Research Focus Areas
Mechanisms of plant immune action on bacteria.
Like animal cells, plant cells deploy specialized transmembrane receptors (Pattern Recognition Receptors) with the capacity to recognize specific conserved molecular patterns of invading microbes (e.g. the flg22 epitope of bacterial flagellin). Recognition of microbial invaders can trigger a defensive immune response (Pattern Triggered Immunity, PTI) by plant cells that is able to inhibit disease caused otherwise competent pathogens. We are particularly focused on characterizing the mechanisms by which PTI suppresses bacterial proliferation and virulence. Using changes in patterns of bacterial gene expression during PTI as a guide, we are exploring the roles of sulfate sequestration and dysregulation of a conserved stress response pathway in plant immune action on bacteria.
The genetic and molecular basis of virulence for bacterial pathogens of important Georgia crops.
Onion: Onions are impacted by a wide diversity of plant pathogenic bacteria that routinely cause significant economic losses for Georgia Vidalia onion producers. We are characterizing the diverse mechanisms by which these bacterial pathogens exploit this major vegetable crop as a host. We have been focused on Pantoea onion pathogens, which couple production of phytotoxins with phytoanticipin tolerance to create an atypical framework for bacterial necrotrophy. In addition, we have been characterizing the genetic basis of Burkholderia gladioli onion virulence.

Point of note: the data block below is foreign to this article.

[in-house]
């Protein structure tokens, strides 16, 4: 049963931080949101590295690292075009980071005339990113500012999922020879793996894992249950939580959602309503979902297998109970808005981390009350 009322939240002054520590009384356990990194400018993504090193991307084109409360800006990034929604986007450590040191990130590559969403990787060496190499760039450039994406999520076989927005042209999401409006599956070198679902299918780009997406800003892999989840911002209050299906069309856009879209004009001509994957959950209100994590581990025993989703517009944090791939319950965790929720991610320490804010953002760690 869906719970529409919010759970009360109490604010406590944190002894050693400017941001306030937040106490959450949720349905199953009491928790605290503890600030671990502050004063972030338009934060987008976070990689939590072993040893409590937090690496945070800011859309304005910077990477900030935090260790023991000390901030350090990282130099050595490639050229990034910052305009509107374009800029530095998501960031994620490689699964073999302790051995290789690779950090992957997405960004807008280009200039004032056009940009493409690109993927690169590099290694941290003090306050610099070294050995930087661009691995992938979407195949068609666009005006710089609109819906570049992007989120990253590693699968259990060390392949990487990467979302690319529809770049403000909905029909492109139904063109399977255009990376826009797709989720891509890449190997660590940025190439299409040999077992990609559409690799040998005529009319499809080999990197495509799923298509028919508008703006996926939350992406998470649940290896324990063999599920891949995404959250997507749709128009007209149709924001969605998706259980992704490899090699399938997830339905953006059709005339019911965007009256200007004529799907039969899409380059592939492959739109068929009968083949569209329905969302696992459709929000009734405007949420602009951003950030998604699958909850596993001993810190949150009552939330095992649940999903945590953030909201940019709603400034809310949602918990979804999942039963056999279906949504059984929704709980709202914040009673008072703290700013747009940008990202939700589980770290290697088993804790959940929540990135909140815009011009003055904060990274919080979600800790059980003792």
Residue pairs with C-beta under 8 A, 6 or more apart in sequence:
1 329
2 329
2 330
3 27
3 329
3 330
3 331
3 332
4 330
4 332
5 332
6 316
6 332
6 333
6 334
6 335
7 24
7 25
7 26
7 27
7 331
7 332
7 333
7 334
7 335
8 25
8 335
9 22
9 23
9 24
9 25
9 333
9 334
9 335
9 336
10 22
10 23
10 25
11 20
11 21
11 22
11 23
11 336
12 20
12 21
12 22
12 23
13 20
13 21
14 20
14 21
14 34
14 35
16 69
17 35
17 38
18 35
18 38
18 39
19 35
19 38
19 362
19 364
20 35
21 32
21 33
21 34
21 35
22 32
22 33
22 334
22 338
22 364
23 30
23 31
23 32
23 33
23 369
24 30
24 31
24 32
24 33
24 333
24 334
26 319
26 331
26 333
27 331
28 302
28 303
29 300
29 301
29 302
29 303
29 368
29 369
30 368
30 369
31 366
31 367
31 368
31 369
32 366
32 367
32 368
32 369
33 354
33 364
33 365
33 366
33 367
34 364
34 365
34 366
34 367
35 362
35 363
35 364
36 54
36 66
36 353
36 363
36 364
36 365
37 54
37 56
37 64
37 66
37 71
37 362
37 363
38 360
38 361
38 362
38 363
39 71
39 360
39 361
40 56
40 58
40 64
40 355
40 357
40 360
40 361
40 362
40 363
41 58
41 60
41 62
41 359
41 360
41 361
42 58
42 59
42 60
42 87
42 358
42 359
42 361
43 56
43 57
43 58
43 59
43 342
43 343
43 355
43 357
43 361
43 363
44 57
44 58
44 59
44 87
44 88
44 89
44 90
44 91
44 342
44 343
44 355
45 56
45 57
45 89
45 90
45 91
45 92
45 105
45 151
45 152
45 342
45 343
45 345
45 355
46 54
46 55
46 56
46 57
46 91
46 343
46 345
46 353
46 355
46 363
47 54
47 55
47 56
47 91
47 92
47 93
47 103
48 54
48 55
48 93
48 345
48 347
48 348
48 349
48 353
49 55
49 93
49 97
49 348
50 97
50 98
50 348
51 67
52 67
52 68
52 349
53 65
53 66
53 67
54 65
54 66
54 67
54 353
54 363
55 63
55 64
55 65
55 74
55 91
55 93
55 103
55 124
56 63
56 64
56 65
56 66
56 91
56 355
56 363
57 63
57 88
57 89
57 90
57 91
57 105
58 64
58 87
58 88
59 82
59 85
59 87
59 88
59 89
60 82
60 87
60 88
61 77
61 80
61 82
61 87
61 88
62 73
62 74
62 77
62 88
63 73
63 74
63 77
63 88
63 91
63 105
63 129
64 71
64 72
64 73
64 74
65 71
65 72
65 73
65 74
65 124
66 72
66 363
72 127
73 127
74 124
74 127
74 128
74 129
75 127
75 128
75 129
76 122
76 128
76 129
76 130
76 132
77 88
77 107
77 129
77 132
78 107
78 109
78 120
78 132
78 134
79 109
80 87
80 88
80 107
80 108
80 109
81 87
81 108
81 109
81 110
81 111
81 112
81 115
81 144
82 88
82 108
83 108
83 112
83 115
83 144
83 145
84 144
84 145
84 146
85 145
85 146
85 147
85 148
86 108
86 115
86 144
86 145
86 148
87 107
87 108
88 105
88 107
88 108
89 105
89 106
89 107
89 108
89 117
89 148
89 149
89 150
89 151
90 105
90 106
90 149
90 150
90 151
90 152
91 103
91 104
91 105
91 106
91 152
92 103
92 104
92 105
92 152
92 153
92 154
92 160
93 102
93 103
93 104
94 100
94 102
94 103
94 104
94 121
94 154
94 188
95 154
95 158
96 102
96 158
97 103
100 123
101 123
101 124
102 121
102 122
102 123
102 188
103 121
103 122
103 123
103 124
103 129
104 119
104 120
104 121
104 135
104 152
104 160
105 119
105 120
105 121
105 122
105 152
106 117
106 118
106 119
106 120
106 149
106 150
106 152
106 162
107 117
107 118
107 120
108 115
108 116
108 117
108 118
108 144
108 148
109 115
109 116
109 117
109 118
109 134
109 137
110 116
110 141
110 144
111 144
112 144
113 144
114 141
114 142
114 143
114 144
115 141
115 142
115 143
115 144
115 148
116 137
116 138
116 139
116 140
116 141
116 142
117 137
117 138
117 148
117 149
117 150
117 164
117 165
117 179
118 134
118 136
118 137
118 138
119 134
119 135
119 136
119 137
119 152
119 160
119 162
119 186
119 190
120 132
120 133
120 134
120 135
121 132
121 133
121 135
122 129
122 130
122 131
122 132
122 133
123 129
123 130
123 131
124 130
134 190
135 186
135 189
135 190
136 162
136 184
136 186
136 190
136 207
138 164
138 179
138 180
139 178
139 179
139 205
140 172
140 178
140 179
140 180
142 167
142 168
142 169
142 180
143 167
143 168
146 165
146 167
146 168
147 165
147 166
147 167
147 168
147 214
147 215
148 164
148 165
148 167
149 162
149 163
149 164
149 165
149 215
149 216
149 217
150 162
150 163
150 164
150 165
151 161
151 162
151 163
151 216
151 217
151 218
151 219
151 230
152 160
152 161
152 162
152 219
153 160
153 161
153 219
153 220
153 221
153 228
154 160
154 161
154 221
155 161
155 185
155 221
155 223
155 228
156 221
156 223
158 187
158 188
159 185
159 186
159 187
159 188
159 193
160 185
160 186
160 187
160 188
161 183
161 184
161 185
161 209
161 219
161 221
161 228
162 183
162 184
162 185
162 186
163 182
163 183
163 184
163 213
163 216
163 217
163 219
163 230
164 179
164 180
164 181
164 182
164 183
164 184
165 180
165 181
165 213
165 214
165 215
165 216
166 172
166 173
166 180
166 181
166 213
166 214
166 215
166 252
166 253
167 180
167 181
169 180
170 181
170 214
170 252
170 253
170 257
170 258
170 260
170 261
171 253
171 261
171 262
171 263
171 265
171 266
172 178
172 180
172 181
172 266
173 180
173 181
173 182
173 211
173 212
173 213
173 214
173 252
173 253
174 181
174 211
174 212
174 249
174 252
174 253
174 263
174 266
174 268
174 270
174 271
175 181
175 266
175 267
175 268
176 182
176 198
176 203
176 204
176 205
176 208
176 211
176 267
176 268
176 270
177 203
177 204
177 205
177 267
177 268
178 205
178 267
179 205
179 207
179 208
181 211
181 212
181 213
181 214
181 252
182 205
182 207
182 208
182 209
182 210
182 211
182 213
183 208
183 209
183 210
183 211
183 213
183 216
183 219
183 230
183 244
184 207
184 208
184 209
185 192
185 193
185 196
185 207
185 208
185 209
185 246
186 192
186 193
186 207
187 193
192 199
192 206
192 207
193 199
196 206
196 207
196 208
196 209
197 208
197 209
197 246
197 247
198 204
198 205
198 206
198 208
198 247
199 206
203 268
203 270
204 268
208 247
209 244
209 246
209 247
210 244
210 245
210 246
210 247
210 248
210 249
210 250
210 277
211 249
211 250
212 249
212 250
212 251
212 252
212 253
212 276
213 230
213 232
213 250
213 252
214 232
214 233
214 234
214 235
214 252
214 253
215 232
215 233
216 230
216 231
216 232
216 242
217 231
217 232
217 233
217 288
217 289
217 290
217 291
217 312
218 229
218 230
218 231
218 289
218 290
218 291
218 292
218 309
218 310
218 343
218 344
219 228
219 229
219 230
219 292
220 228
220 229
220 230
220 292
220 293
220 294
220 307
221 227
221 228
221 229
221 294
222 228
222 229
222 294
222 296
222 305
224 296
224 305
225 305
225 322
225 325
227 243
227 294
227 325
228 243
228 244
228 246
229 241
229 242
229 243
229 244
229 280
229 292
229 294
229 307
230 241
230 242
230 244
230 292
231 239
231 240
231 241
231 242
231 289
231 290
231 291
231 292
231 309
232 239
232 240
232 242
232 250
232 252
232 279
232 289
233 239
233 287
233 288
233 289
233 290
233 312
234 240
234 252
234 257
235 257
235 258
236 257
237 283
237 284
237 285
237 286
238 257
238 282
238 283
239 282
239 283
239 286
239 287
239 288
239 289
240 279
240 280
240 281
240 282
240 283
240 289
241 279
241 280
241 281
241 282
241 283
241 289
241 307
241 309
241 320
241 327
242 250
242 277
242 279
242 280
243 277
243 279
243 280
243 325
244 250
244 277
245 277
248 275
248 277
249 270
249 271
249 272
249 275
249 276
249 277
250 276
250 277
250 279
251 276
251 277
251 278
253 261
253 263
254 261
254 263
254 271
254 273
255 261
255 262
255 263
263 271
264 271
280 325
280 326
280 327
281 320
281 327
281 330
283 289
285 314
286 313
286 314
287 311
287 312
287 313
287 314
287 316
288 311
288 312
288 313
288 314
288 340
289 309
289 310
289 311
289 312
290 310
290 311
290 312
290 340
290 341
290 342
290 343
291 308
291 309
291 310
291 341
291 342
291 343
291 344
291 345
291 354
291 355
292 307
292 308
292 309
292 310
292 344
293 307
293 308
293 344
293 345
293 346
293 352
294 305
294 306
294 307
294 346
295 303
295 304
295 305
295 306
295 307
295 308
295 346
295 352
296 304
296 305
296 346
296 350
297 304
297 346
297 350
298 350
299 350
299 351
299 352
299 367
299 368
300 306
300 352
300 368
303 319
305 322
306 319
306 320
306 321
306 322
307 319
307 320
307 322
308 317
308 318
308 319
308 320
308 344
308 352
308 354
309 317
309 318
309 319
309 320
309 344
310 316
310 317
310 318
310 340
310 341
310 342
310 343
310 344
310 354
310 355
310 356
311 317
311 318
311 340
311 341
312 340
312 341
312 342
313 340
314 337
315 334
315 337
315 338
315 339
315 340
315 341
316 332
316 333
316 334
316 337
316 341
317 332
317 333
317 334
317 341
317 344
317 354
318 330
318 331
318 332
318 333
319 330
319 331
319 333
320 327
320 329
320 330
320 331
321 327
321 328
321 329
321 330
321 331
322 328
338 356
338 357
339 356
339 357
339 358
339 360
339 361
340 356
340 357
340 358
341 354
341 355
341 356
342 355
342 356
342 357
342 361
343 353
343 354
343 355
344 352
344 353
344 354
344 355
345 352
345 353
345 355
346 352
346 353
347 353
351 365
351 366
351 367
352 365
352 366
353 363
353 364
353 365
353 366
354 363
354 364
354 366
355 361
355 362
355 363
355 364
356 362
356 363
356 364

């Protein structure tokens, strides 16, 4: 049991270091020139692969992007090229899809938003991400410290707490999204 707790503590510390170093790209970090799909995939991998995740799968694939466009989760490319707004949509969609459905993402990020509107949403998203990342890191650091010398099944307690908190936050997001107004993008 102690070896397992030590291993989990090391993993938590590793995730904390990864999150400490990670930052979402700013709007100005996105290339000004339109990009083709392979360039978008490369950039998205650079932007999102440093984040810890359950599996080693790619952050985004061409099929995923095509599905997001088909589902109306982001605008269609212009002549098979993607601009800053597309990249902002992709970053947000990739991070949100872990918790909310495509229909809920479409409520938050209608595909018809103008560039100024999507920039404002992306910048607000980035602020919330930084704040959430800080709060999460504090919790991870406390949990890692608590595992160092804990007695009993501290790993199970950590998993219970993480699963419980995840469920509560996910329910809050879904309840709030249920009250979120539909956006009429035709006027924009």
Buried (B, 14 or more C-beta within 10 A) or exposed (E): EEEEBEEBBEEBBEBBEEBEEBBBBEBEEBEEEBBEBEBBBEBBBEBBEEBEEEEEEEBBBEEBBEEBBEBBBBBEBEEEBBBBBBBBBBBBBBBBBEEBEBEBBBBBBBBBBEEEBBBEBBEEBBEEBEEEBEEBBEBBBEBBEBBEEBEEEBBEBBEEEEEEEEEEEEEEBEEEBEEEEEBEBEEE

Cotton: We are characterizing the roles of seed-borne transmission and systemic movement of Xanthomonas citri pv. malvacearum in Cotton Bacterial Blight (CBB) and are working towards introducing new forms of CBB resistance into cotton using transgenic and genome editing approaches.